Argument: Many job-creation estimates for ANWR drilling are highly exaggerated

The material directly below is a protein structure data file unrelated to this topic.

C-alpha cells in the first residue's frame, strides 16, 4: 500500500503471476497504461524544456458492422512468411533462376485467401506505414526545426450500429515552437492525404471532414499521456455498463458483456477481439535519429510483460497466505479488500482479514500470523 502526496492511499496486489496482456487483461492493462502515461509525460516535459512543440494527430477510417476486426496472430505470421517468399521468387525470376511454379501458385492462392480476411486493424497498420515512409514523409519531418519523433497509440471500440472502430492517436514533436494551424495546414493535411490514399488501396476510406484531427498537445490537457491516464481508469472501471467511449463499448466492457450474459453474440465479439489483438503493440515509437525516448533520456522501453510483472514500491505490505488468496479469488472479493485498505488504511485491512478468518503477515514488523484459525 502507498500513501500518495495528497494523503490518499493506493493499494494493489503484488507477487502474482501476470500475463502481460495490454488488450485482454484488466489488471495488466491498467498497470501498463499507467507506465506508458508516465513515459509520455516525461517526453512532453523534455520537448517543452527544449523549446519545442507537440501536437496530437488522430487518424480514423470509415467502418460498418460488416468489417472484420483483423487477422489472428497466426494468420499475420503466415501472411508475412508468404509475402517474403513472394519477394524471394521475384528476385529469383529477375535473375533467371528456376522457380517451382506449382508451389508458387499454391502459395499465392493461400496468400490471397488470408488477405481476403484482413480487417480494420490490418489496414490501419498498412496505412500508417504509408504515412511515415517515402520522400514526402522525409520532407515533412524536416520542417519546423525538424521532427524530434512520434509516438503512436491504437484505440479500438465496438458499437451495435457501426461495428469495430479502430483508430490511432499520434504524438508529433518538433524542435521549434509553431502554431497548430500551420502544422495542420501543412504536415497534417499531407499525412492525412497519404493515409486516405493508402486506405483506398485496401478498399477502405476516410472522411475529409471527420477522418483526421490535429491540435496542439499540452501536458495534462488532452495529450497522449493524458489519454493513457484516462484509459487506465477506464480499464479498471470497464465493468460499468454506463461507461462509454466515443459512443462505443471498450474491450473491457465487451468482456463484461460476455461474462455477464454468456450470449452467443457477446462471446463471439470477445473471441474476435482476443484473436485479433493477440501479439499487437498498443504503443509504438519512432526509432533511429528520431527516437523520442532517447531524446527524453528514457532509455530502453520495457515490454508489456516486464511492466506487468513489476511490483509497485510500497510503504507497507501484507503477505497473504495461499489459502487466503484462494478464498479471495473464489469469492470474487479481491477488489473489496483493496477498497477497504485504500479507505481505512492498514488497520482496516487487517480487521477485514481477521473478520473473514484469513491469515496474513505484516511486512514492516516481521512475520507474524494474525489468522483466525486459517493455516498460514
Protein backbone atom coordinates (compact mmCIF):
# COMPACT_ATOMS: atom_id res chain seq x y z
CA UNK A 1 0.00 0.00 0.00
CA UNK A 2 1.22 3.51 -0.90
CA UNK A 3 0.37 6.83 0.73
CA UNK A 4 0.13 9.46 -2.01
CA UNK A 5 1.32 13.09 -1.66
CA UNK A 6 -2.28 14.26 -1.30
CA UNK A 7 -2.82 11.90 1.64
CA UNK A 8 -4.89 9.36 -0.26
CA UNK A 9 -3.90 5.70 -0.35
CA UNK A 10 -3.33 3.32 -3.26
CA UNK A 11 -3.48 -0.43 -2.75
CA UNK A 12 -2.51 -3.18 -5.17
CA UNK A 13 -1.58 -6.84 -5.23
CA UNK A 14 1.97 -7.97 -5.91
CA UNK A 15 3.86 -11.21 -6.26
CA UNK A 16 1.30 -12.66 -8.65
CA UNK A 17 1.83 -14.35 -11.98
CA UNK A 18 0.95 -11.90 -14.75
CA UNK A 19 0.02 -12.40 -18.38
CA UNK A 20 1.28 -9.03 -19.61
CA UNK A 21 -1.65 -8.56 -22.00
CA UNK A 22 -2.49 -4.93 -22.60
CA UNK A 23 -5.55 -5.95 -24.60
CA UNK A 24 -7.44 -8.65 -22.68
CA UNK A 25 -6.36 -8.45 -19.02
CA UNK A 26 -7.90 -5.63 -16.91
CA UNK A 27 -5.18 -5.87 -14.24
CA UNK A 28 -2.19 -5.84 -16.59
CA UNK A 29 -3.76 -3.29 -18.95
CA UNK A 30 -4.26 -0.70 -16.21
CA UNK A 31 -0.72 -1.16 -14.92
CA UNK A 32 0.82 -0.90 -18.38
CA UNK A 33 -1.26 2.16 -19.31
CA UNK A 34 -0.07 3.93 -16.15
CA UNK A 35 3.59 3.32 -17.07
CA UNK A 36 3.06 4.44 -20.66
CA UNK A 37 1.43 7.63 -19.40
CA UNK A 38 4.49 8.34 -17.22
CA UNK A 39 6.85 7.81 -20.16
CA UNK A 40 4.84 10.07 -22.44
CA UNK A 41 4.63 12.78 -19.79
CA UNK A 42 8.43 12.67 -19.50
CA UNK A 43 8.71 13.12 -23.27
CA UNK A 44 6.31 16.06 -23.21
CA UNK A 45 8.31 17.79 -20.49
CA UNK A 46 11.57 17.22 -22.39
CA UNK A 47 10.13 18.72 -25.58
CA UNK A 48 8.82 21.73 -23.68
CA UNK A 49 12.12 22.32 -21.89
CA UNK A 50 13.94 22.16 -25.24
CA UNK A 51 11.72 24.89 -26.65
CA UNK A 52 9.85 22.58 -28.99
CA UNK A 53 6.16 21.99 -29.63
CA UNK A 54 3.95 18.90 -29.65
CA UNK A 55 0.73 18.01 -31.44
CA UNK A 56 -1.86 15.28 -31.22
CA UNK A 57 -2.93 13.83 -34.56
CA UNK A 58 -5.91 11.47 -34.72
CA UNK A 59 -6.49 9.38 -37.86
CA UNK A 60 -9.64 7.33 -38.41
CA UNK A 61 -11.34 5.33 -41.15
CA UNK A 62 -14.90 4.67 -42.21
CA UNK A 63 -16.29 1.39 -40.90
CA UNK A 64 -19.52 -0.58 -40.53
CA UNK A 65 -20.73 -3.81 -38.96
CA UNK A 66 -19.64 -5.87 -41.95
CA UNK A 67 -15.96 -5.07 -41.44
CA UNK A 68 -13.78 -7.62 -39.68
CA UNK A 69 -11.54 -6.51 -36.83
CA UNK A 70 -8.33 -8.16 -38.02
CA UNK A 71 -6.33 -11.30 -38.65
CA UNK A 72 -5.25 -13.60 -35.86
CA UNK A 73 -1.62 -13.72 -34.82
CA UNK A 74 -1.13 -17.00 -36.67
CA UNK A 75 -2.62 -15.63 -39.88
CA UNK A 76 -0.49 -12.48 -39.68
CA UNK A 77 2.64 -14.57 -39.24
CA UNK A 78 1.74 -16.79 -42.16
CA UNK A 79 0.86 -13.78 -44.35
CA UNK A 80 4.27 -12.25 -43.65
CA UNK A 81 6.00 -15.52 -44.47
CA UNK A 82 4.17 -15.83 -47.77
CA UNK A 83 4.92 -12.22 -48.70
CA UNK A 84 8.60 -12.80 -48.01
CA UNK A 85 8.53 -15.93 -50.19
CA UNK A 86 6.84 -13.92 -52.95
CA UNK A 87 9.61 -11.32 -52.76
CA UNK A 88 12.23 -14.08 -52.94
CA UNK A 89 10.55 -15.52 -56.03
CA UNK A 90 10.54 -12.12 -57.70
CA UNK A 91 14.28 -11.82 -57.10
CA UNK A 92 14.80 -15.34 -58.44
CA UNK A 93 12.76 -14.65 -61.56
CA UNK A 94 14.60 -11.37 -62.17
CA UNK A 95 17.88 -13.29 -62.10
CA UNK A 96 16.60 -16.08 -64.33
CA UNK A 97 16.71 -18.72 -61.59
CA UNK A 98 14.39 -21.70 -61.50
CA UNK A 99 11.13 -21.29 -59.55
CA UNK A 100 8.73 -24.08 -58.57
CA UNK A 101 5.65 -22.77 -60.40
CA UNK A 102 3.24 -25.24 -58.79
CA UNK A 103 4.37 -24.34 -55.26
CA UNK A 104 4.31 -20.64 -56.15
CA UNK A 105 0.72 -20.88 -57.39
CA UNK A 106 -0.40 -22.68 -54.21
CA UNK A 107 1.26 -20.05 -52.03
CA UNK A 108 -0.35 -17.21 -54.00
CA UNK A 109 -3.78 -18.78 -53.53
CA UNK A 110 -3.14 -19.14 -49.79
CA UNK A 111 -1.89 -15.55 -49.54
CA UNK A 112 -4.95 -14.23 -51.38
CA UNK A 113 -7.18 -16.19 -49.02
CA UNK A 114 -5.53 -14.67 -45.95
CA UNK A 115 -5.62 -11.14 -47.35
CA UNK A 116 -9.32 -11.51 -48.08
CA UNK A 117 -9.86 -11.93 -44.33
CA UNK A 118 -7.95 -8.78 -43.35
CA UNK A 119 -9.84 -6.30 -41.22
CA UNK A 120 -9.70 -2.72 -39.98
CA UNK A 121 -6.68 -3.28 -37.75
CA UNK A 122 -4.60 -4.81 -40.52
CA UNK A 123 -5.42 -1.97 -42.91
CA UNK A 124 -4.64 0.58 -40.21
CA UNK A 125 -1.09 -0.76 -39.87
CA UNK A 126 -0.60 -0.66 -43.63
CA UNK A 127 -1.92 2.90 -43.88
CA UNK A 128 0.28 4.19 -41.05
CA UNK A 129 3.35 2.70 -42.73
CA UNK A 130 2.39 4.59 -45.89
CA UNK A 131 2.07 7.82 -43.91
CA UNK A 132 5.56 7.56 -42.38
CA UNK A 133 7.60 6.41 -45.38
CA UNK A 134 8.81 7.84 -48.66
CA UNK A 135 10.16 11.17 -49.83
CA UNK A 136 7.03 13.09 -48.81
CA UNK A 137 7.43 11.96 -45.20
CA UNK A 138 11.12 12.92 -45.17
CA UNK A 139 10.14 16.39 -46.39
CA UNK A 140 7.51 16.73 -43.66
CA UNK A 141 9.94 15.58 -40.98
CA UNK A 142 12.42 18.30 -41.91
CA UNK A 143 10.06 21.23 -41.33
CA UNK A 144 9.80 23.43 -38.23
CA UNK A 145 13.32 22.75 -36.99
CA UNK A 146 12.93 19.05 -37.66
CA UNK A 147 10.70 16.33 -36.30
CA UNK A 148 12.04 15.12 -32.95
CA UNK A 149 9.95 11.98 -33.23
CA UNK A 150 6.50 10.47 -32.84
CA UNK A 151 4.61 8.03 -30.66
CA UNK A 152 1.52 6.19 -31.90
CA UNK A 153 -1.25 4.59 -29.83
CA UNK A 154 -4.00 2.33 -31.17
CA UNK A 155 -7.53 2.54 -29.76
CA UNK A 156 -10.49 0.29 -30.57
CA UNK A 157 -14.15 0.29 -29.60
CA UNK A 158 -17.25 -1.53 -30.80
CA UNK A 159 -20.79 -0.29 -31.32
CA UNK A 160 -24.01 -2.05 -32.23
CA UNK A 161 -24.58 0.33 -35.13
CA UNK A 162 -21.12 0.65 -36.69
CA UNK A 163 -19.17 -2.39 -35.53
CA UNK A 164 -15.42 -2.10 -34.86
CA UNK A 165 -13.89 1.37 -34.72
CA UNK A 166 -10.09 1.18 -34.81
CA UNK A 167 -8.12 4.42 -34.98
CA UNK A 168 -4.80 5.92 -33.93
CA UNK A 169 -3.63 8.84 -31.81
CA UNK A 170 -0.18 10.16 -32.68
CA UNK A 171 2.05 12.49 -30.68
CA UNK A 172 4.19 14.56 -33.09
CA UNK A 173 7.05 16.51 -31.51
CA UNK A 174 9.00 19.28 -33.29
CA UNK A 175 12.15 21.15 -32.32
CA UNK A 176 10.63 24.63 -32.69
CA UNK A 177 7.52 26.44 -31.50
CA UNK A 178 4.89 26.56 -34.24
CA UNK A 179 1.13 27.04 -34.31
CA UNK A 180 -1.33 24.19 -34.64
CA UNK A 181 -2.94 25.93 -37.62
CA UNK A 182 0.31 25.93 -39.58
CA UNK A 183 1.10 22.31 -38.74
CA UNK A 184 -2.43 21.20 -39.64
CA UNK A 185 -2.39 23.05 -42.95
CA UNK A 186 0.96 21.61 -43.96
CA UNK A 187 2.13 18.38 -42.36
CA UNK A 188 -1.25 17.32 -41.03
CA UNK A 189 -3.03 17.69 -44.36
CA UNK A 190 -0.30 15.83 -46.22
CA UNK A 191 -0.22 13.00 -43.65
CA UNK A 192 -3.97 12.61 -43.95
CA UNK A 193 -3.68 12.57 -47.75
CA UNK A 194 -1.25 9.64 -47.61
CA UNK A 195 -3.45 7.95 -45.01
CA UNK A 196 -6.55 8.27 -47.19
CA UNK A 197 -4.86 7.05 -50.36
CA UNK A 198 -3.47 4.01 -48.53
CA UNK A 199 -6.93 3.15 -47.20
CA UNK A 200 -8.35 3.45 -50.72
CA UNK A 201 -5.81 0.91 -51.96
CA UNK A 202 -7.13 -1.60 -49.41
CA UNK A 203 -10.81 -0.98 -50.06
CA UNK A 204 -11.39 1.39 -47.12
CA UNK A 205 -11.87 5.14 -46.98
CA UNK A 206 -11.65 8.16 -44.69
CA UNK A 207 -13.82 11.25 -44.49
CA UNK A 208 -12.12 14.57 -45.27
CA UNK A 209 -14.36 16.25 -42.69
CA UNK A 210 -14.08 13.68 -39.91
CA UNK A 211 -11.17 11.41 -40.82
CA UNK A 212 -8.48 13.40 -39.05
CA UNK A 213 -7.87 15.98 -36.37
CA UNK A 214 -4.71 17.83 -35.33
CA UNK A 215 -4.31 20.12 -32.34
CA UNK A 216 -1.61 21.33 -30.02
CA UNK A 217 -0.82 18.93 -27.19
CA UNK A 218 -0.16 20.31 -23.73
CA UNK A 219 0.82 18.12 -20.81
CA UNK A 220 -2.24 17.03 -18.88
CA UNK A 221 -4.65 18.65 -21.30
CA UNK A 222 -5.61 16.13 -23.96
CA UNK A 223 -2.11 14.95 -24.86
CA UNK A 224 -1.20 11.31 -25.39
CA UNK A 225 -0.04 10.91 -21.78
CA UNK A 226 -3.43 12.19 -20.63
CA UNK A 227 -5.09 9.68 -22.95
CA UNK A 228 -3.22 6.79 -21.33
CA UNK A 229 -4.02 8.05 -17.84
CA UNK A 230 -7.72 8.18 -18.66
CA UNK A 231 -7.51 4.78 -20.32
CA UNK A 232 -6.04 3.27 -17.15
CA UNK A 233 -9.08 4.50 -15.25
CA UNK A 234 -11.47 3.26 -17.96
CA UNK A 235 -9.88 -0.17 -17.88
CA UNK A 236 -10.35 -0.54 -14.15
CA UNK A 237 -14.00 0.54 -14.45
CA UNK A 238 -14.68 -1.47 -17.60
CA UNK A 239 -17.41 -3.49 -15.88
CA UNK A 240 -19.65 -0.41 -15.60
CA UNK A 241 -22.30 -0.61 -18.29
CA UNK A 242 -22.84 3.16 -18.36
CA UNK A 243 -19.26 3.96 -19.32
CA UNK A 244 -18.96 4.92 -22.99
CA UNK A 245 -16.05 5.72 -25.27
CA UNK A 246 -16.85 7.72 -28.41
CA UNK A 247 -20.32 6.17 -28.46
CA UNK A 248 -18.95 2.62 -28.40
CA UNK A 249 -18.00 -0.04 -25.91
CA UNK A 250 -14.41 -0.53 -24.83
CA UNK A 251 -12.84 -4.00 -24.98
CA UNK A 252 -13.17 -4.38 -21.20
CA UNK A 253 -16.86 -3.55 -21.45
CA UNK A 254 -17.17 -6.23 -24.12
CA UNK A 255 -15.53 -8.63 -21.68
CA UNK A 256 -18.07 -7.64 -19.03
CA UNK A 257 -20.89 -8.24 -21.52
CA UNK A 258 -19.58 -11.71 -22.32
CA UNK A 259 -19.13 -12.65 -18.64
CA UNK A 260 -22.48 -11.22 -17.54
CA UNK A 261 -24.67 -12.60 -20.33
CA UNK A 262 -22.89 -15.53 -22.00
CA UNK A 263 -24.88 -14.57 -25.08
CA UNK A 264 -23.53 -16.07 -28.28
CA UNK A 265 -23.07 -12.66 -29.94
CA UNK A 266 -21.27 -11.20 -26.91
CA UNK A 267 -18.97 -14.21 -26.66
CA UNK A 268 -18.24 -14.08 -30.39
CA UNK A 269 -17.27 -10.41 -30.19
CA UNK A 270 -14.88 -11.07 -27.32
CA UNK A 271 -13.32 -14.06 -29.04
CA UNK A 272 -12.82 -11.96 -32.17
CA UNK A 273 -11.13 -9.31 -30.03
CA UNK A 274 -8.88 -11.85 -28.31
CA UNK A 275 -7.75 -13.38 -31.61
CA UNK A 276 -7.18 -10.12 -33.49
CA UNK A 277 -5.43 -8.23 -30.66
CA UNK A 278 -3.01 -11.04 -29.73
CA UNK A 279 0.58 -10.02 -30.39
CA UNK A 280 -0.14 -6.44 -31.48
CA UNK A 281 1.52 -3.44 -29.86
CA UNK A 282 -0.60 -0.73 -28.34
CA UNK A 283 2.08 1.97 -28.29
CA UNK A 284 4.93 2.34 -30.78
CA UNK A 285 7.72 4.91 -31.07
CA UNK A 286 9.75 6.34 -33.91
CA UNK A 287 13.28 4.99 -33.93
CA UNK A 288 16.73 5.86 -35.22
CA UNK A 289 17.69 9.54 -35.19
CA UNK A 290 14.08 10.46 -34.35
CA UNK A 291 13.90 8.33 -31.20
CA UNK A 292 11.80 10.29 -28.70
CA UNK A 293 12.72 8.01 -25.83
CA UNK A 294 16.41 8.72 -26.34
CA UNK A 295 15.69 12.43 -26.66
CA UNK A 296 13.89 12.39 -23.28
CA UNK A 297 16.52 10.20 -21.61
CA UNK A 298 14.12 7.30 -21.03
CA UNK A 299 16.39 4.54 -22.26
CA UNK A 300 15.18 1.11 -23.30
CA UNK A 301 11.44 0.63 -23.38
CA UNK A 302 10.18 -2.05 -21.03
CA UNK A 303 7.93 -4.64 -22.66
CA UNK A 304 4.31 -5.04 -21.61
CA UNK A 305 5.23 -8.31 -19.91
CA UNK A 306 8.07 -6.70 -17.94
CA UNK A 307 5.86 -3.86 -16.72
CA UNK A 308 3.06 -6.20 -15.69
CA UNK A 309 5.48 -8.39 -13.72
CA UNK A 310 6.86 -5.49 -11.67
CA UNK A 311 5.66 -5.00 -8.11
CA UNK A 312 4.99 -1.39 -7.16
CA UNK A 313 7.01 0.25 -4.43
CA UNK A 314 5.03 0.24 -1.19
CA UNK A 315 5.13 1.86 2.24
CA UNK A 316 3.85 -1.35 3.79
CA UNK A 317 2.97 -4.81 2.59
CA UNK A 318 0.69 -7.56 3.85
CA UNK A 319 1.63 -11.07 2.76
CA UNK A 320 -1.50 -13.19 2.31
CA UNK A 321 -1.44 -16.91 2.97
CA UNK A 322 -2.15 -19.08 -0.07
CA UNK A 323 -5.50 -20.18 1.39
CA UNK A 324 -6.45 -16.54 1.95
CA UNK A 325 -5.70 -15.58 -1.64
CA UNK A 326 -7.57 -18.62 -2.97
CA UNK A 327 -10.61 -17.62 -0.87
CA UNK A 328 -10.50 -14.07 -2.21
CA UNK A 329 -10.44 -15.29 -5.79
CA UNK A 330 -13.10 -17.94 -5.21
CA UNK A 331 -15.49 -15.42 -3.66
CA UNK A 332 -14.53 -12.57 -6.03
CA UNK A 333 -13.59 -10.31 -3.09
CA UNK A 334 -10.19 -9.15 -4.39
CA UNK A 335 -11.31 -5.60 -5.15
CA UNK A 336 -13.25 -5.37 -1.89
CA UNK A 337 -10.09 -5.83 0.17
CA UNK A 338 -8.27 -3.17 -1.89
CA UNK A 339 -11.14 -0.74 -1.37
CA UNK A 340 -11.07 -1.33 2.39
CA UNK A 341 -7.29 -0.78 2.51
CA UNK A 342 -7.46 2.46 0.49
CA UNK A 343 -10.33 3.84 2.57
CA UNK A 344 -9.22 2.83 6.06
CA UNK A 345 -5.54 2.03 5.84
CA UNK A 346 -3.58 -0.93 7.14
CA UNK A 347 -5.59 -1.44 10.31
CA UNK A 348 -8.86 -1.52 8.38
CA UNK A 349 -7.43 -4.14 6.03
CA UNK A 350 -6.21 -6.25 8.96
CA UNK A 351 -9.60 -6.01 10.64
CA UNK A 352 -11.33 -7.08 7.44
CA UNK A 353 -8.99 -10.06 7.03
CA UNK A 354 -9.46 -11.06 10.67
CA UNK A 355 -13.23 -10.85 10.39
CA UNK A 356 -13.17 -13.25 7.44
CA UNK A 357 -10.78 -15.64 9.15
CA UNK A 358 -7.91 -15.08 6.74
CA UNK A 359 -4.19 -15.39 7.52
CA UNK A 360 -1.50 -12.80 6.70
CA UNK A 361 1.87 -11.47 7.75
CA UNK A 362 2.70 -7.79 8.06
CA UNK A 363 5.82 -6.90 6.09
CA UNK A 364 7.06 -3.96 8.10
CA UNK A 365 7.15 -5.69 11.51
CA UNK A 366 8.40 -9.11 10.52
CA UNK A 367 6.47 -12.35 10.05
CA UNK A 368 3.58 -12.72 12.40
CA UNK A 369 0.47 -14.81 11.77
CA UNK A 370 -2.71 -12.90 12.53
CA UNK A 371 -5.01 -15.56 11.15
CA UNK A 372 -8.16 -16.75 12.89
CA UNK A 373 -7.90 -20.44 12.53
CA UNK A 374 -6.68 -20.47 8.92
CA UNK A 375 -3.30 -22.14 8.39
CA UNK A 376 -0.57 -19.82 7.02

- US Senate Committee on Energy and Natural Resources News Release 10/22/06 - "Drilling advocates frequently cite a 1990 study by Wharton Economic Forecasting Group that says 735,000 jobs would be created if full development were allowed in the refuge. Inaccurate analytical and modeling assumptions resulted in a biased analysis that dramatically overstates potential job creation. In late 2001, the Wharton Group admitted that flawed assumptions were used in the report. According to the Congressional Research Service (October 2001), under the most likely scenario, full development of ANWR would result in 60,000 new jobs. In 2001, the Center for Economic and Policy Research puts the number at 'less than 50,000' nationwide. And the bipartisan Joint Economic Committee last year found that drilling ANWR would 'create 65,000 jobs nationwide by 2020.' Why? The service companies that would shoot seismic would use existing equipment and staffing. Industry would most likely move drilling equipment from other sites in the Arctic as opposed to ordering any significant amount of new equipment. The upstream exploration and production part of the oil industry is no longer labor-intensive. The only new jobs are created during the actual drilling phase. Some new pipelines would be spread around the area to connect wellheads, and one would be built to connect with the existing Alyeska Pipeline."